Officials encourage education on early signs of abuse -- Gazette.Net


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Prince George’s County police say if parents suspect their child has been sexually abused, they should take the child to the hospital to get an evaluation and file a report with police.

“Head to a medical facility first to prevent any possible diseases. Once the child is safe and everything is under control, we’ll come to the hospital and start an investigation,” said Officer First Class Fredys Castro-Rivas.

Castro-Rivas was credited Aug. 6 with locating a missing 6-year-old girl from Lewisdale, who had been sexually assaulted, and apprehending the suspect police think is responsible for the acts.

He said he has a 3-year-old daughter and emphasizes the importance of open communication between parents and the child.

“With my daughter, I do hand motions and say, ‘No one touches,’ and have more conversations about how persons should stay away from personal spaces,” he said.

John DeGout, vice president of leadership development for the YMCA of Metropolitan Washington, said parents always must be cognizant of their children’s physical and emotional changes, adding children who have been abused can be noticeably quieter and introverted.

“Make sure that everything is OK,” he said. “If a child is acting differently, don’t just ignore it.”

Lavette Sims, a spokeswoman for the county Department of Social Services, said to determine if a child has been sexually assaulted, parents should review the list of signs and symptoms from the U.S. Department of Health and Human Services, which states to watch for difficulty walking or sitting, nightmares or bed wetting, a change in appetite, refusing to change clothes for physical fitness, demonstration of unusual sexual knowledge or unexpected pregnancy.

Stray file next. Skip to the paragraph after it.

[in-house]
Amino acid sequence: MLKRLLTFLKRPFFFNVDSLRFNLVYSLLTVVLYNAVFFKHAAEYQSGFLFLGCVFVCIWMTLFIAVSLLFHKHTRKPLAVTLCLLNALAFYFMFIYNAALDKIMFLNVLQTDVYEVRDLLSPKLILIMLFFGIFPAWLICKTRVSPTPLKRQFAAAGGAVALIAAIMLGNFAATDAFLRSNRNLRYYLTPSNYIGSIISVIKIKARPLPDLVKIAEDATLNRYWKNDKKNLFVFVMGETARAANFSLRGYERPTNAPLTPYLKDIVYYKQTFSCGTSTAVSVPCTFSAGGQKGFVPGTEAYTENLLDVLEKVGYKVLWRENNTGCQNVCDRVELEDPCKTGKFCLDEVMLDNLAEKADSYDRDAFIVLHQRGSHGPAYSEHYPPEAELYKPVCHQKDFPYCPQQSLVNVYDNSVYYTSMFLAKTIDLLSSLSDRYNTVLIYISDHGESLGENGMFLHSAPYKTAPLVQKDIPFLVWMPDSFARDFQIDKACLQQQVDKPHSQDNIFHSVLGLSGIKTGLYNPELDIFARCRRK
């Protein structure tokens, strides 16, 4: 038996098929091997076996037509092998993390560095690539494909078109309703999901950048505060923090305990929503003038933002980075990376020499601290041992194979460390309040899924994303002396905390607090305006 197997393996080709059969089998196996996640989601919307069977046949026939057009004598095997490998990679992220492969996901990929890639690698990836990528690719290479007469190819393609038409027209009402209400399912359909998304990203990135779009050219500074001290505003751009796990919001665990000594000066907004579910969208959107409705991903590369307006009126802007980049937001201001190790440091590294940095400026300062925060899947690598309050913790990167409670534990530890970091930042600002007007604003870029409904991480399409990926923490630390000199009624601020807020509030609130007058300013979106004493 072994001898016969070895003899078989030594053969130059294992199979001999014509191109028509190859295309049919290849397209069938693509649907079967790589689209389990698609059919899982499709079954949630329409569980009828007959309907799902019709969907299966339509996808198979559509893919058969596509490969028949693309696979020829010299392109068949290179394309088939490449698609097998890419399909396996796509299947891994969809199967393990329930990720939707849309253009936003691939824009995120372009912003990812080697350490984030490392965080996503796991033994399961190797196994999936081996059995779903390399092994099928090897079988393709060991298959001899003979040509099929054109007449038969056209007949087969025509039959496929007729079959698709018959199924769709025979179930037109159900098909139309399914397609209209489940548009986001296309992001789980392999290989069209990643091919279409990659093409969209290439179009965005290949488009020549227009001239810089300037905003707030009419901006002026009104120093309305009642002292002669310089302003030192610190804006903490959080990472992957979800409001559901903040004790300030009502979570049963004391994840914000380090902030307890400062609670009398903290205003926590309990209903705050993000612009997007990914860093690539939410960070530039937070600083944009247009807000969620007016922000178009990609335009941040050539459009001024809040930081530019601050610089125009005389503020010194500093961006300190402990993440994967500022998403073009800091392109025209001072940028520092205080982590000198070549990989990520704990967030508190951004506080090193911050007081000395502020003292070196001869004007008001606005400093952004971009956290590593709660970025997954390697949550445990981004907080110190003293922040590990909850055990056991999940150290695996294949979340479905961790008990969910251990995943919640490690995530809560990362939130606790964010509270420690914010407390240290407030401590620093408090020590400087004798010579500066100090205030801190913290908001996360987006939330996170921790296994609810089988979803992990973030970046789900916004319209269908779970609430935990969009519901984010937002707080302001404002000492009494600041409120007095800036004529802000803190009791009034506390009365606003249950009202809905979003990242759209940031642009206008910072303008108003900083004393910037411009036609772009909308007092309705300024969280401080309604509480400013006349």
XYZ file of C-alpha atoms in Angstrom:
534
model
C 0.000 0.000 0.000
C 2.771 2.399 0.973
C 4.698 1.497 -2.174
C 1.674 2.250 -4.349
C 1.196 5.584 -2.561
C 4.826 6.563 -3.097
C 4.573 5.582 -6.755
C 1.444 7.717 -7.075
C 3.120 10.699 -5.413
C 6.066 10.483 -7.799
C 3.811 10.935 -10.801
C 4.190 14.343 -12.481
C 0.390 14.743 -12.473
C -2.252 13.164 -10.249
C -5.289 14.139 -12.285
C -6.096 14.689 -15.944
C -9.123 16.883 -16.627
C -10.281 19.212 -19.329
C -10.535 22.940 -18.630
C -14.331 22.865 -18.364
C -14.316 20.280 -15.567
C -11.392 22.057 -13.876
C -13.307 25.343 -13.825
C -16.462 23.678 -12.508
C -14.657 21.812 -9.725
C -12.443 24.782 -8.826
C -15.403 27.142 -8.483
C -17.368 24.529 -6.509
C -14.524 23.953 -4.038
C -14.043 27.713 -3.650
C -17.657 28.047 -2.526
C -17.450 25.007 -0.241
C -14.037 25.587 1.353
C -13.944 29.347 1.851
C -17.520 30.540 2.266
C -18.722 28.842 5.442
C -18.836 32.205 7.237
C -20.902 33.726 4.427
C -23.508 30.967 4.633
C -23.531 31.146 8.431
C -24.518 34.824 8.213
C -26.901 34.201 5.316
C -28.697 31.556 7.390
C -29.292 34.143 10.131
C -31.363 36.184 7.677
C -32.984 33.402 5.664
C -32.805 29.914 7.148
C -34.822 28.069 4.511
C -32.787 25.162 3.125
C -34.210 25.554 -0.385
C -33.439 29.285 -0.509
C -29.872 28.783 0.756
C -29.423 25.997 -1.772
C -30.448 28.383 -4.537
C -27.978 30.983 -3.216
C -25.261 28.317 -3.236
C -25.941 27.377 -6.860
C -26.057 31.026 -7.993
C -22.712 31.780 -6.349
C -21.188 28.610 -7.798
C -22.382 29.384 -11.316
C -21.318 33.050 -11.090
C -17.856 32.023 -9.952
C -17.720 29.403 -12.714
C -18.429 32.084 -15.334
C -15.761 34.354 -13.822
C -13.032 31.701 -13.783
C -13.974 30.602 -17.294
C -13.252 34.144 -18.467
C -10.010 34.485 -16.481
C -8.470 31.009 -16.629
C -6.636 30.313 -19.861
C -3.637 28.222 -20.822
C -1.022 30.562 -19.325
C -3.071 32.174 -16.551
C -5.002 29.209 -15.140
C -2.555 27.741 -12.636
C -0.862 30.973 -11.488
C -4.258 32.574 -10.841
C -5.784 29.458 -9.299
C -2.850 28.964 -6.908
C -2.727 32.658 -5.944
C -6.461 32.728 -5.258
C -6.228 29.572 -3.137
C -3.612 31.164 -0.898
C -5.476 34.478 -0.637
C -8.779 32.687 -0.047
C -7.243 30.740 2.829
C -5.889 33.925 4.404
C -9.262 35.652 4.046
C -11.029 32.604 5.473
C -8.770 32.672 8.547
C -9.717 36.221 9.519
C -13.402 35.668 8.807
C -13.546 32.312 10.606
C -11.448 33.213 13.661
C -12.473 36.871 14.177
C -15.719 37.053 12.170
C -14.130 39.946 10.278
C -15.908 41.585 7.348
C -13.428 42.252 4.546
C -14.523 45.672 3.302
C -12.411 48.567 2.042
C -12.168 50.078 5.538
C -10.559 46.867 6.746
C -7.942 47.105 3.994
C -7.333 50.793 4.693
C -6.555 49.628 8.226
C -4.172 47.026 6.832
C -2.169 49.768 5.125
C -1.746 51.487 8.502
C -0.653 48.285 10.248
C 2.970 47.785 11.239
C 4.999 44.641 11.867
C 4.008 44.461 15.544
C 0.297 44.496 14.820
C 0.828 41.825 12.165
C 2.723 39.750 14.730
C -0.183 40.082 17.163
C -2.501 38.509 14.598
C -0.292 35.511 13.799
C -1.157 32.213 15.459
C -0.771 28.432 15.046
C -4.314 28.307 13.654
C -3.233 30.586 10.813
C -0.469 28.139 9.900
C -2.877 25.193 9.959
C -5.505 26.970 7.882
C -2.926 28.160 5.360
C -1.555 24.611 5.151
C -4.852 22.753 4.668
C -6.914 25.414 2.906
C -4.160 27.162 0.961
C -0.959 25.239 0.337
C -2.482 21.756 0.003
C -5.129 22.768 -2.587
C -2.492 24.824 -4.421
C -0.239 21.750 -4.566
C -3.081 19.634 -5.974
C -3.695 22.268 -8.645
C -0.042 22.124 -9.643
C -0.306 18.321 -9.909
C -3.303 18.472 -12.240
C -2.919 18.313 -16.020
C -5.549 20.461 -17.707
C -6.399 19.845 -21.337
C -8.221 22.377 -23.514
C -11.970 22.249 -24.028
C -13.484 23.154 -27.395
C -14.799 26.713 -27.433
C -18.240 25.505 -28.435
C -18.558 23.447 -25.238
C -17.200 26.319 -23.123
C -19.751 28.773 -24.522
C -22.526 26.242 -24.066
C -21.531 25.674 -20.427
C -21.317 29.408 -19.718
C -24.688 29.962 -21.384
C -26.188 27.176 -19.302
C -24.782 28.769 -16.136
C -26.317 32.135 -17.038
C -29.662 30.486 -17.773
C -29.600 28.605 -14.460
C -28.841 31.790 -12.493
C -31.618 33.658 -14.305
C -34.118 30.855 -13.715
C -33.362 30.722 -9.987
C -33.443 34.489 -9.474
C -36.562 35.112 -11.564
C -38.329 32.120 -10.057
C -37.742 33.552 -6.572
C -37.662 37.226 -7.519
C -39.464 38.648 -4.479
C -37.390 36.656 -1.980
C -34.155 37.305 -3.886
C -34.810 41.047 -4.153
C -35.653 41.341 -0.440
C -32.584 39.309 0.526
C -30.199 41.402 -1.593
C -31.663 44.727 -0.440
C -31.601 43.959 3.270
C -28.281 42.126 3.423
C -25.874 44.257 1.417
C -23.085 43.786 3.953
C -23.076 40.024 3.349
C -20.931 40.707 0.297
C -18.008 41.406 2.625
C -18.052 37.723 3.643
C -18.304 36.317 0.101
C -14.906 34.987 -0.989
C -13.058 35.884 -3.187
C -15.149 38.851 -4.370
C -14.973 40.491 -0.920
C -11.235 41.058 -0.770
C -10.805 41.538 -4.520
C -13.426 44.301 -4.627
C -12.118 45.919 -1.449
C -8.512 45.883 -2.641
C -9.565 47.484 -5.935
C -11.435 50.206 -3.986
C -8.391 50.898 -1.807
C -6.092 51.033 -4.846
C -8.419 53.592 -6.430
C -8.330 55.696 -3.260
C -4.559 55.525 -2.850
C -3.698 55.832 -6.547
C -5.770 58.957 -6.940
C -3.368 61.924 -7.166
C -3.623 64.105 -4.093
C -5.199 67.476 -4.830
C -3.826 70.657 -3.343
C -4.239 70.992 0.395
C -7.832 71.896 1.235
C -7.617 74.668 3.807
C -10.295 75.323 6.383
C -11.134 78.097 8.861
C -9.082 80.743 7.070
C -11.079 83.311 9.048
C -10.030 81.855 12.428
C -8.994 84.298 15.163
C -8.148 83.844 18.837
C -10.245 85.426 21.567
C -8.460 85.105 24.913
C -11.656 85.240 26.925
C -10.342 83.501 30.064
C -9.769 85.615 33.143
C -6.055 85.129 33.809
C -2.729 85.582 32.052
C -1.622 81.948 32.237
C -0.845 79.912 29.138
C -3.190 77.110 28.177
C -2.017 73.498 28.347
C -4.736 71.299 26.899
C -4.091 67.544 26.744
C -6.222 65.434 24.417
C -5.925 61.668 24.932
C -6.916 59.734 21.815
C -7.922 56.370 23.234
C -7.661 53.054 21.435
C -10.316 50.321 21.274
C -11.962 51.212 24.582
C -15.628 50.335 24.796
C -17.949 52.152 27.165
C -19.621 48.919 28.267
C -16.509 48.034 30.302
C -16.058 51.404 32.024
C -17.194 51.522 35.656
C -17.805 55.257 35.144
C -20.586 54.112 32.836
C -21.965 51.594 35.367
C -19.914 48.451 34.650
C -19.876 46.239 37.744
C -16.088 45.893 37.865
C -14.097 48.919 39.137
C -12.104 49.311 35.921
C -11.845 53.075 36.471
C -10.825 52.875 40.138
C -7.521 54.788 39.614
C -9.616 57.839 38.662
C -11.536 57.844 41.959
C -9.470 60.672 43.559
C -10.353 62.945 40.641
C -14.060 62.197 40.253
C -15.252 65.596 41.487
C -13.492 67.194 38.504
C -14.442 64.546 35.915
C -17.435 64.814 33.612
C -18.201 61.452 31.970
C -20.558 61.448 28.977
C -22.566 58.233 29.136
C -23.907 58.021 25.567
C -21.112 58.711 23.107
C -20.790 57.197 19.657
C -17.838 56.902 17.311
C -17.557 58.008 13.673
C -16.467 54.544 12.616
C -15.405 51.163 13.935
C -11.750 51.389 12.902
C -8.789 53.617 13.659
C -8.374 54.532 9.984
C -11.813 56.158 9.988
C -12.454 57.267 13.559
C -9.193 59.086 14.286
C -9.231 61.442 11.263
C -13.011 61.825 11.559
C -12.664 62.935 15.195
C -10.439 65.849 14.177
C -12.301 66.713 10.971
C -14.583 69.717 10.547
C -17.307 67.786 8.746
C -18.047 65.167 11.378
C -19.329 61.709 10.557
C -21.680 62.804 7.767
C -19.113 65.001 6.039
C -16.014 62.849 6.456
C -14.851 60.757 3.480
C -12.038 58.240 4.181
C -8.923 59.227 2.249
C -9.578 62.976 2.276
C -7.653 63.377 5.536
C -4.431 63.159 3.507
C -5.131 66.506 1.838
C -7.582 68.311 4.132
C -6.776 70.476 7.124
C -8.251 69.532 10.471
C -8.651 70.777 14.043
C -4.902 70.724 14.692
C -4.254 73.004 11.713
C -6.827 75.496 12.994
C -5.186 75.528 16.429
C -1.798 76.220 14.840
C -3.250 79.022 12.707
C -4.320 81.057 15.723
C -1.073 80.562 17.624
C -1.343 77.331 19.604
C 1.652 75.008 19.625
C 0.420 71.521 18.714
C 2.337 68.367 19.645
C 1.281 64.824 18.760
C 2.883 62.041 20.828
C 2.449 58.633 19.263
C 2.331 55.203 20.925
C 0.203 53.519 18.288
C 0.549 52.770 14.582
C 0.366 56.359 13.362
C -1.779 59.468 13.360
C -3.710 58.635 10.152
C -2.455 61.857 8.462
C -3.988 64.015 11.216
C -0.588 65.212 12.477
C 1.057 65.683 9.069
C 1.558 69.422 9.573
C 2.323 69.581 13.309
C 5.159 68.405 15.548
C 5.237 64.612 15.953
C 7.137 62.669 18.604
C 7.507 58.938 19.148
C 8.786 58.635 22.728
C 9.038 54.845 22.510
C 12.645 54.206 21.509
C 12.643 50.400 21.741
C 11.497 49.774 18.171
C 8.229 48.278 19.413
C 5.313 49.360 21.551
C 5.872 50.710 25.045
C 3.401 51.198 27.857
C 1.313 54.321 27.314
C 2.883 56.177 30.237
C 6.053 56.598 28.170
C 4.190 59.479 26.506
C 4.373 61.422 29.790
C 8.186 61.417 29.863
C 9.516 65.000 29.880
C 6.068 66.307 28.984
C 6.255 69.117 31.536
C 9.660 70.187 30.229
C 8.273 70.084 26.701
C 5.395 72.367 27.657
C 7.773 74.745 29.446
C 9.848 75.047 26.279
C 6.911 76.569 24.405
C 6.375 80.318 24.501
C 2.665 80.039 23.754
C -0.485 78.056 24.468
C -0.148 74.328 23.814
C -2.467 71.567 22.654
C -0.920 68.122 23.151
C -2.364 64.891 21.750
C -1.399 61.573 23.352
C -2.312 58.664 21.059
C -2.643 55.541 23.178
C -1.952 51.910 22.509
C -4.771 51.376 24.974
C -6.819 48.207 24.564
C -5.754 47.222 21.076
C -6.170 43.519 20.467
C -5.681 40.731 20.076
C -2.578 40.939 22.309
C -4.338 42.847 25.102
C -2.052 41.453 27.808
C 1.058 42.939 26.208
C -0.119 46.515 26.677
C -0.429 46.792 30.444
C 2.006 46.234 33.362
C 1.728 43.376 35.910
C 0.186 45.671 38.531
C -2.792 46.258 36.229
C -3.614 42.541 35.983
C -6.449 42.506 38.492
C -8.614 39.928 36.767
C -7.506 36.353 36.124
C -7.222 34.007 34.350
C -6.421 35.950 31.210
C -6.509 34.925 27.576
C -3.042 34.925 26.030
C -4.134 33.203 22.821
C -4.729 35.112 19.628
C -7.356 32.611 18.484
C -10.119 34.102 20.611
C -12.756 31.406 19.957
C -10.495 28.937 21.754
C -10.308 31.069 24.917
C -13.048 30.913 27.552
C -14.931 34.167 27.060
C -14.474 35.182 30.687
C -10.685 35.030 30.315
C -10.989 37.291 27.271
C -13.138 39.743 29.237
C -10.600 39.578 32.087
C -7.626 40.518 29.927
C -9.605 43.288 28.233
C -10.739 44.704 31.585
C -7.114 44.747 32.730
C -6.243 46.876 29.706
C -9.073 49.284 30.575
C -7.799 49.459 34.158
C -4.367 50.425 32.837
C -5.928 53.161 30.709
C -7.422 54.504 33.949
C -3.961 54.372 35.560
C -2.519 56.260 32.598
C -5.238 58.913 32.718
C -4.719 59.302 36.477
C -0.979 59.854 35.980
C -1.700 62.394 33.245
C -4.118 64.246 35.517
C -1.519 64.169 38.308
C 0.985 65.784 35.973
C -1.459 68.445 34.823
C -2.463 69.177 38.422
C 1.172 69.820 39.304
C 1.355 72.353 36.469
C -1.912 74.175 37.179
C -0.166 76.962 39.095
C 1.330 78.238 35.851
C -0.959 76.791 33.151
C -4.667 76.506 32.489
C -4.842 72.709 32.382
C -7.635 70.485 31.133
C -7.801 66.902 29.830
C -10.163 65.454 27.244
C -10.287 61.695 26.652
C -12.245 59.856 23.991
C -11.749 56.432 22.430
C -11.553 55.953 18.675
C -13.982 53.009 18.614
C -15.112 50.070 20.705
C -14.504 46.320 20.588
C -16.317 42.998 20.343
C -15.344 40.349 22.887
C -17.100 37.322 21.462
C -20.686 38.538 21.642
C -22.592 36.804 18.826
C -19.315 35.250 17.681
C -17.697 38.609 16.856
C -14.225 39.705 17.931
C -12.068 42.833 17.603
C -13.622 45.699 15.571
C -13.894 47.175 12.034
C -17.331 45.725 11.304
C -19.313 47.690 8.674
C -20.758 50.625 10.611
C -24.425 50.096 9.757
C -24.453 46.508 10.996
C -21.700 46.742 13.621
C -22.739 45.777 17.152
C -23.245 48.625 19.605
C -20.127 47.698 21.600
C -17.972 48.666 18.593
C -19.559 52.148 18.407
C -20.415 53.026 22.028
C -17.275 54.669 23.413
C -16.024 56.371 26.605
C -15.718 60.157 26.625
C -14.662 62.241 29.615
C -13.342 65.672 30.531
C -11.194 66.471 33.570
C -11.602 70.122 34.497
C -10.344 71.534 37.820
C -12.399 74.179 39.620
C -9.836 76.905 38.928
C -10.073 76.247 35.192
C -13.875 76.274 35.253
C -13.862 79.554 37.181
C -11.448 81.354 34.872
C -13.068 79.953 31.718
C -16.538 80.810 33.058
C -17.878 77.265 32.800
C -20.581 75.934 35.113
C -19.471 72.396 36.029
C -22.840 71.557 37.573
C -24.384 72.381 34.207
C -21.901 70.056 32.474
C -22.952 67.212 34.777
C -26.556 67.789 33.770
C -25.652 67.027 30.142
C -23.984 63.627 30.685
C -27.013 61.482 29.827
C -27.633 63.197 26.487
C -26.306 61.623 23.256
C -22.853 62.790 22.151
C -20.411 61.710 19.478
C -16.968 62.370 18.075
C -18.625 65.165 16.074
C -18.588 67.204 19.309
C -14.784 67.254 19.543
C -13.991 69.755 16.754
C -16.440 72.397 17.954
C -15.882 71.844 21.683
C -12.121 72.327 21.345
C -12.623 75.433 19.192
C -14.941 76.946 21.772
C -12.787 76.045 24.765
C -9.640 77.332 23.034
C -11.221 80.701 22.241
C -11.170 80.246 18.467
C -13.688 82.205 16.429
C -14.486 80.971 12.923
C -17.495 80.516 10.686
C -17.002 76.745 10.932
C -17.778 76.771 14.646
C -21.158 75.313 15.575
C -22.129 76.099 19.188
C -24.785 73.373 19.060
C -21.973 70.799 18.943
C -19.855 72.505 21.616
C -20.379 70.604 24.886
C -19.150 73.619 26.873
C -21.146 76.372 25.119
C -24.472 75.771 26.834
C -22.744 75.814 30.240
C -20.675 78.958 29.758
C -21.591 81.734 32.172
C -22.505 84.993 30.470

The social services department investigates about 45 cases of sexual abuse involving children per month, Sims said.

The best way to protect children is to “educate children to respect their bodies and have open discussions about boundaries,” Sims said. “Parents need to understand that children need to be taught about appropriate boundaries.”

For those seeking help, social services’ 24-hour hotline can be reached by calling 301-909-2450.

A report of abuse also can be made to the Prince George's County Police Department's Sexual Assault Unit at 301-772-4908.

The Sexual Assault Center at Prince George’s Hospital Center in Cheverly provides support and educational information for families. The center can be reached at 301-618-3154.

John Erzen, spokesman for the Prince George’s County state’s attorney’s office, said parents and community members should be trained to spot early signs of sex abuse and what to do if there has been an incident.

“For a long time, there’s been a stigma — whether out of fear or another reason — people have stayed quiet about this issue,” Erzen said. “We want to blow the lid off this entire thing and get it to where people are no longer afraid.”

djgross@gazette.net